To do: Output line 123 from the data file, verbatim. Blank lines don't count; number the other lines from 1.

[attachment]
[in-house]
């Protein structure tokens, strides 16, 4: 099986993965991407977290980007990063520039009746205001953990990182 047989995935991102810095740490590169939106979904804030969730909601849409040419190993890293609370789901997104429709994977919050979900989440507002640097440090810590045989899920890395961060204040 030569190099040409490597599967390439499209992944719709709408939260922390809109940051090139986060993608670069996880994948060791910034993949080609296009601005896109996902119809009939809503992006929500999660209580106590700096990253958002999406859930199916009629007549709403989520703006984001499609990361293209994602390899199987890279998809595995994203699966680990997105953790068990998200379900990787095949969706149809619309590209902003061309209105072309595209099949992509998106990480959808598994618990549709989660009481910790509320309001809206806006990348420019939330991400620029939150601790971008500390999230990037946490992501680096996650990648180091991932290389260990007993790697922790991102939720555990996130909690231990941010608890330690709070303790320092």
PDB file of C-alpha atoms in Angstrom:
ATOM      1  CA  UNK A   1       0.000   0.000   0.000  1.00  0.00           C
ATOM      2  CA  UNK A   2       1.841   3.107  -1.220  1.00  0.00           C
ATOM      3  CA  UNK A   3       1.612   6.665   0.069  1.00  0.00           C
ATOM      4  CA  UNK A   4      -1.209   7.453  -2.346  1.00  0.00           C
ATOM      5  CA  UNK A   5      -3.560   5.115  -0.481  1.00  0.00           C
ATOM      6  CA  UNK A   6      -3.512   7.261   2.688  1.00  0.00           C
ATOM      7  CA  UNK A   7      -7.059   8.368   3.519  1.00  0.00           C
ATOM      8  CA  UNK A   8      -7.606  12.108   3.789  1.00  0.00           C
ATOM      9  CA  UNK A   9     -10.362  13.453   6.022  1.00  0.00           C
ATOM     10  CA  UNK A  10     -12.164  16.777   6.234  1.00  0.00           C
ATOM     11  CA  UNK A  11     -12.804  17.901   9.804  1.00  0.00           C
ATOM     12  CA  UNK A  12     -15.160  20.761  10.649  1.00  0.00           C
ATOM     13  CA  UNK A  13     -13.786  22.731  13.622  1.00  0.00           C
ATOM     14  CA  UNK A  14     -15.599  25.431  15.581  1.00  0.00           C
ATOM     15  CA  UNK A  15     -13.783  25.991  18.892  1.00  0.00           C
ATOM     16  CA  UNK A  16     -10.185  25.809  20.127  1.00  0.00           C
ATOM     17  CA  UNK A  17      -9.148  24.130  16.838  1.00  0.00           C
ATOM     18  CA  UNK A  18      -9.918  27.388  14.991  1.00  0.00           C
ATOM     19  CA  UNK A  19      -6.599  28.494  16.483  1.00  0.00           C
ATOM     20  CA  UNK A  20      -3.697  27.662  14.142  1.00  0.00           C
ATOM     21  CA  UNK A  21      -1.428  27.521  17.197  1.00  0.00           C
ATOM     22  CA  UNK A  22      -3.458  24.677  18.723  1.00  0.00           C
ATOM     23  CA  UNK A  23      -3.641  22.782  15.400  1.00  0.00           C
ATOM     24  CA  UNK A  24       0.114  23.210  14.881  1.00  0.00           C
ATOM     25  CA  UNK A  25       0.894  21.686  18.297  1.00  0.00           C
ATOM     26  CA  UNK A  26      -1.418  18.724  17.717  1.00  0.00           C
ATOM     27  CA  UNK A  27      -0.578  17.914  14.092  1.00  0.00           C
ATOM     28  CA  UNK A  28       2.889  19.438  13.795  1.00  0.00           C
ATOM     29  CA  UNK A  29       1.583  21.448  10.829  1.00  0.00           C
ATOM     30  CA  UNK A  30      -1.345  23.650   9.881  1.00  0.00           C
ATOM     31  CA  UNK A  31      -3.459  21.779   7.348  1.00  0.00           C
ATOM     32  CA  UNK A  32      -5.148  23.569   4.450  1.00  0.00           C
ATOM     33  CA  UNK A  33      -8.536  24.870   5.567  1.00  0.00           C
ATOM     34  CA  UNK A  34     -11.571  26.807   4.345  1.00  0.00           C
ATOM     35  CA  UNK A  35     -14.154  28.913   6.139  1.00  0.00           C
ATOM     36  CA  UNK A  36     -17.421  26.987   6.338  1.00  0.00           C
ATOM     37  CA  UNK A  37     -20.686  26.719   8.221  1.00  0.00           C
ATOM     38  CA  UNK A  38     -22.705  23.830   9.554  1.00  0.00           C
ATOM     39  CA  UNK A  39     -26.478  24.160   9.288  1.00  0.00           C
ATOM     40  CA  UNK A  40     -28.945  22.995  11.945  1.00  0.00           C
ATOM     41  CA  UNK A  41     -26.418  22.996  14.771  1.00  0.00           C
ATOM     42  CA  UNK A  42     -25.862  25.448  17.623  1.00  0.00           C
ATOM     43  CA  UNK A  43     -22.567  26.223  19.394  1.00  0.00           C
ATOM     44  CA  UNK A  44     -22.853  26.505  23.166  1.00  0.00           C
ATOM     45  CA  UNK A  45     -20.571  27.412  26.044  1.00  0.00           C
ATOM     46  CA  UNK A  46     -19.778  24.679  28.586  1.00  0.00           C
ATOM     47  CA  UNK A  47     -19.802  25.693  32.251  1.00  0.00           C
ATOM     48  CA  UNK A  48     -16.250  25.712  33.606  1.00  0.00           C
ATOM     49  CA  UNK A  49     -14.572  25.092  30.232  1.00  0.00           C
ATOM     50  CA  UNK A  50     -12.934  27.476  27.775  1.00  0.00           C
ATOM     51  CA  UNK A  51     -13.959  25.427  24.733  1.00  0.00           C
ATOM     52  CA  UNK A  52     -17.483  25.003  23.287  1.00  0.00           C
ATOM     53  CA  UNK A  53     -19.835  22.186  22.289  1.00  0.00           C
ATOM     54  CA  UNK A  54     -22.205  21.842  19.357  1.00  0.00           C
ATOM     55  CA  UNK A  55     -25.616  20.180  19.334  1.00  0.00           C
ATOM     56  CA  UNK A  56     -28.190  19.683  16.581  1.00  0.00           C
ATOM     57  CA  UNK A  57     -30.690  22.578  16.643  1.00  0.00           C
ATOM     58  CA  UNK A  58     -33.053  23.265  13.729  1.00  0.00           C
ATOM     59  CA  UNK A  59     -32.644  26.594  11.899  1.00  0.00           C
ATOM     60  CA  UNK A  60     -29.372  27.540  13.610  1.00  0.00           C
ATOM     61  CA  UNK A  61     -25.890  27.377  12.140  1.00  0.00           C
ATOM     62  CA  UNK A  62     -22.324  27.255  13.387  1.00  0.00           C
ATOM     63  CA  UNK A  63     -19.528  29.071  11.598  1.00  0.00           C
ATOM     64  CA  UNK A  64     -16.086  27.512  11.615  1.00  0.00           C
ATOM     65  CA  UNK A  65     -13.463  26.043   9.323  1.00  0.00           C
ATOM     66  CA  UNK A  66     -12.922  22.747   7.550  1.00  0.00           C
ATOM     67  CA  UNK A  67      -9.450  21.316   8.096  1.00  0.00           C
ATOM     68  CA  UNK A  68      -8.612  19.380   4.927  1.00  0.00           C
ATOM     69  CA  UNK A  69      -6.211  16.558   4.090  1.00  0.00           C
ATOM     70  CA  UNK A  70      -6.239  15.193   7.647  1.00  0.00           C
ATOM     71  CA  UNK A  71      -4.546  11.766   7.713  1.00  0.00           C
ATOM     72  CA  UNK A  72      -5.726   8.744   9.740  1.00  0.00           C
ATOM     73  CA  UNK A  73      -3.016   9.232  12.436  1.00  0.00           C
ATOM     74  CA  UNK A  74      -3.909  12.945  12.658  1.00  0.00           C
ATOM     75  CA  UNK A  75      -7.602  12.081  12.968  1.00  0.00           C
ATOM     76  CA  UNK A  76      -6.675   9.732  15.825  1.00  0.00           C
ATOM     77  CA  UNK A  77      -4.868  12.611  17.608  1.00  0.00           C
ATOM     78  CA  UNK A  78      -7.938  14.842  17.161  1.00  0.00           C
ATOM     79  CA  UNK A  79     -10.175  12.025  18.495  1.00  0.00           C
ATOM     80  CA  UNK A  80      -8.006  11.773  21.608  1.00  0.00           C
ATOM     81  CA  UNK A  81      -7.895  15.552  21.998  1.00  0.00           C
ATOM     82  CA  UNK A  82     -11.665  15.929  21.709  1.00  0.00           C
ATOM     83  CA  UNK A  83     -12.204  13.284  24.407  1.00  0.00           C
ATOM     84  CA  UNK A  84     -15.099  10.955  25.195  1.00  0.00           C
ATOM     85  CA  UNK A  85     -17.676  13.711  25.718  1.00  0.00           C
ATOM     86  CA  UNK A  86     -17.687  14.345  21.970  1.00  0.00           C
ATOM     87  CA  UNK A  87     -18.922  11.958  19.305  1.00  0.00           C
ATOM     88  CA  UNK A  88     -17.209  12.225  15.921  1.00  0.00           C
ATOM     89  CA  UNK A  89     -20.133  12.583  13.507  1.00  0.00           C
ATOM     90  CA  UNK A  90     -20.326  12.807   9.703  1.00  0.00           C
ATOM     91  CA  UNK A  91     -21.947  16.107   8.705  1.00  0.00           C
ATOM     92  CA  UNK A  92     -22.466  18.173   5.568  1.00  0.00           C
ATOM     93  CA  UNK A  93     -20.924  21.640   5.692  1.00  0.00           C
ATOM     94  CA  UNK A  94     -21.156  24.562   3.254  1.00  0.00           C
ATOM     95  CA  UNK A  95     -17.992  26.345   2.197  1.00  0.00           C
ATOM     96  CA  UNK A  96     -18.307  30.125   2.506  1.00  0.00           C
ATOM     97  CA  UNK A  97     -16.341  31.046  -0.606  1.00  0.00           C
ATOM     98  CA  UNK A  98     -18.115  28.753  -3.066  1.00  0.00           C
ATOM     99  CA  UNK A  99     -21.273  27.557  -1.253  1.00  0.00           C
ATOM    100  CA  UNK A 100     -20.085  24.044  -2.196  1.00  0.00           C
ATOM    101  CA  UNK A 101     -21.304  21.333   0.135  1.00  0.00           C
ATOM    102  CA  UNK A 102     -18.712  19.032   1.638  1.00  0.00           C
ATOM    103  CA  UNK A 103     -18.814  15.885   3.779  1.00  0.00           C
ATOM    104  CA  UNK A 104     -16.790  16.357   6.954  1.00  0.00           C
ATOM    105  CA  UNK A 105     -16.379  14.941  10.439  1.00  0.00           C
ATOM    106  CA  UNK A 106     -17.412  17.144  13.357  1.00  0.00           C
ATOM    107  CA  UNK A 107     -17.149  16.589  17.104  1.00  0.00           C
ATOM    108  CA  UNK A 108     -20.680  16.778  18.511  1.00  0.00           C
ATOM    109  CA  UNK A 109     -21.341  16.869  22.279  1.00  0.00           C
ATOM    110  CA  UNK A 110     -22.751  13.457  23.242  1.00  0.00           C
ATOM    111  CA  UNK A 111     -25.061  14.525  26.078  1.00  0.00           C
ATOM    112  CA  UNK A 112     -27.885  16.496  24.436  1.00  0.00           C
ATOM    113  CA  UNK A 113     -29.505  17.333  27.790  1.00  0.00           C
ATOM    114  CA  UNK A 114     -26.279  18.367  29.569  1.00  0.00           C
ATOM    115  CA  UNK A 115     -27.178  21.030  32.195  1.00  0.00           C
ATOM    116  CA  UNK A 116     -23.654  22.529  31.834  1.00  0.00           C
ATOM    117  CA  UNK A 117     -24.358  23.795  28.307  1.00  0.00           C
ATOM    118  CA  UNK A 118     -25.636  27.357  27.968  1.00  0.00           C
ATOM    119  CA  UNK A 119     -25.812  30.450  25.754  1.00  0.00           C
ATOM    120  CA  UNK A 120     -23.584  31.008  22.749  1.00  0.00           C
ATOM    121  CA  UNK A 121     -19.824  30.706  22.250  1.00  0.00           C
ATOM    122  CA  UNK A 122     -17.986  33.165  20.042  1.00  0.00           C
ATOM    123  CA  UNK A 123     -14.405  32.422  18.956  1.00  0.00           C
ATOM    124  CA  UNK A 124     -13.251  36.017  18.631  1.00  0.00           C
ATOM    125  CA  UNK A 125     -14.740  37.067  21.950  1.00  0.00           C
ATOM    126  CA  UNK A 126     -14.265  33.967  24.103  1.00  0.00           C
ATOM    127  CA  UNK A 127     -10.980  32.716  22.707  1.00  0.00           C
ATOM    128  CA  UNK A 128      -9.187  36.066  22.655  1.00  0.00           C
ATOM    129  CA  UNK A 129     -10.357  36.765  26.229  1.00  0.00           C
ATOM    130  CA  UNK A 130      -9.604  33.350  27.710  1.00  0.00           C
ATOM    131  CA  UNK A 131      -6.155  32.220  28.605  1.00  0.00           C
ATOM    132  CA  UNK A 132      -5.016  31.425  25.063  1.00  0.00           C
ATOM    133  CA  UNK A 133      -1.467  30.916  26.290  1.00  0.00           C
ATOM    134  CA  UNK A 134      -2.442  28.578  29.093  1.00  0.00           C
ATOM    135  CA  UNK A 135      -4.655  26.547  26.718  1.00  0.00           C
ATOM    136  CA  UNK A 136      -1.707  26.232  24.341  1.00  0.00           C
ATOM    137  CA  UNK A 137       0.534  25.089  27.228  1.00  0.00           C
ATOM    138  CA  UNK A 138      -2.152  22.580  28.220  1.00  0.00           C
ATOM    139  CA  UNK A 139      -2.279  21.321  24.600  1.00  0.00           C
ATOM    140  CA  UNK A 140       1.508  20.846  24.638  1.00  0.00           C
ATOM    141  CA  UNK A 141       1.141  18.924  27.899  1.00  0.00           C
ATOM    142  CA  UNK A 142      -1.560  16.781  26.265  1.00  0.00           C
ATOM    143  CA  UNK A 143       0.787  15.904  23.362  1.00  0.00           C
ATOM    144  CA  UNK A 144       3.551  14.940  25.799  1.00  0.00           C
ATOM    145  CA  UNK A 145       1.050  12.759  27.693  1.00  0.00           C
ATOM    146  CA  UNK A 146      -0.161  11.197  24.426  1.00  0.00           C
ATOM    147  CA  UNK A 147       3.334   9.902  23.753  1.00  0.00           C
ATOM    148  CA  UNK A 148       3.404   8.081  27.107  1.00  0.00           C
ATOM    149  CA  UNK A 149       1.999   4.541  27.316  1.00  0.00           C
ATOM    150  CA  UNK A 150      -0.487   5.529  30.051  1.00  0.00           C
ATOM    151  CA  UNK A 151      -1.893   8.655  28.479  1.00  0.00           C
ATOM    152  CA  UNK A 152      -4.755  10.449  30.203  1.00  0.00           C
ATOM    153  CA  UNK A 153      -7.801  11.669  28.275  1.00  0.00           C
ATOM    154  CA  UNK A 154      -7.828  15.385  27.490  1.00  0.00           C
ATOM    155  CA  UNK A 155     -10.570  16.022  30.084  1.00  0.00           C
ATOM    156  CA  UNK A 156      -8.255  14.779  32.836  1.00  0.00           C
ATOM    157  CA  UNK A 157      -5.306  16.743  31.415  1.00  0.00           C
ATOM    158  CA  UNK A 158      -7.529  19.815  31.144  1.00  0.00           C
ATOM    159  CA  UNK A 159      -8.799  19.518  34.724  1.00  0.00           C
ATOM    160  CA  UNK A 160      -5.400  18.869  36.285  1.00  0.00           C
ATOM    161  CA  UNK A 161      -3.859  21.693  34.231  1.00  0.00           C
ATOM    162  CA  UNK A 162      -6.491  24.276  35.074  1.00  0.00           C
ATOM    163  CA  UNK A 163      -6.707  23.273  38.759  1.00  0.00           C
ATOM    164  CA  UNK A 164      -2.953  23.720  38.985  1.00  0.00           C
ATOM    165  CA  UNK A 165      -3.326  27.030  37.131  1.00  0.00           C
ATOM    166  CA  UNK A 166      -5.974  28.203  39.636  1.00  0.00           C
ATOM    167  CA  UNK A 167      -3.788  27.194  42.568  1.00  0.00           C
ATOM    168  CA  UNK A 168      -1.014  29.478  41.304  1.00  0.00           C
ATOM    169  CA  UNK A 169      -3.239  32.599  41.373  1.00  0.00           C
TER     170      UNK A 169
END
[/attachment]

ATOM    120  CA  UNK A 120     -23.584  31.008  22.749  1.00  0.00           C